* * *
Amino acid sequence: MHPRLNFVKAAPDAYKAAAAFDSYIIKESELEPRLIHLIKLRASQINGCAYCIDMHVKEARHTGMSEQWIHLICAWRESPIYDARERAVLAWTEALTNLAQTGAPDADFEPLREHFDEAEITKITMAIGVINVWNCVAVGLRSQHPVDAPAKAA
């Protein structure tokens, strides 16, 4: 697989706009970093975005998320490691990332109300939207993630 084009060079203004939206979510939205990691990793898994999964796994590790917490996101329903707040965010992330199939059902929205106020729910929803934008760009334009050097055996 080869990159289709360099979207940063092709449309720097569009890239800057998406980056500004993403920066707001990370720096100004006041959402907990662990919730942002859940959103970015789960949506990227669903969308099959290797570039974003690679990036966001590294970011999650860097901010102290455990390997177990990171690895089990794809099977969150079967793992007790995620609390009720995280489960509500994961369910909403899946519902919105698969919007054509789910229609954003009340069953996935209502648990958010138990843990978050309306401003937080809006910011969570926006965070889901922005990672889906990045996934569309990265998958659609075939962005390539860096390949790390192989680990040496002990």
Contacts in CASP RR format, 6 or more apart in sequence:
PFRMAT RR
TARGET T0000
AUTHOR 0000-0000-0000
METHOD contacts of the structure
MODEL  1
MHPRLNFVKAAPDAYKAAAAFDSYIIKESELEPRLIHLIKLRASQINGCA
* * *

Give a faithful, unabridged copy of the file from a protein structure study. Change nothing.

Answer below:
Amino acid sequence: MHPRLNFVKAAPDAYKAAAAFDSYIIKESELEPRLIHLIKLRASQINGCAYCIDMHVKEARHTGMSEQWIHLICAWRESPIYDARERAVLAWTEALTNLAQTGAPDADFEPLREHFDEAEITKITMAIGVINVWNCVAVGLRSQHPVDAPAKAA
């Protein structure tokens, strides 16, 4: 697989706009970093975005998320490691990332109300939207993630 084009060079203004939206979510939205990691990793898994999964796994590790917490996101329903707040965010992330199939059902929205106020729910929803934008760009334009050097055996 080869990159289709360099979207940063092709449309720097569009890239800057998406980056500004993403920066707001990370720096100004006041959402907990662990919730942002859940959103970015789960949506990227669903969308099959290797570039974003690679990036966001590294970011999650860097901010102290455990390997177990990171690895089990794809099977969150079967793992007790995620609390009720995280489960509500994961369910909403899946519902919105698969919007054509789910229609954003009340069953996935209502648990958010138990843990978050309306401003937080809006910011969570926006965070889901922005990672889906990045996934569309990265998958659609075939962005390539860096390949790390192989680990040496002990």
Contacts in CASP RR format, 6 or more apart in sequence:
PFRMAT RR
TARGET T0000
AUTHOR 0000-0000-0000
METHOD contacts of the structure
MODEL  1
MHPRLNFVKAAPDAYKAAAAFDSYIIKESELEPRLIHLIKLRASQINGCA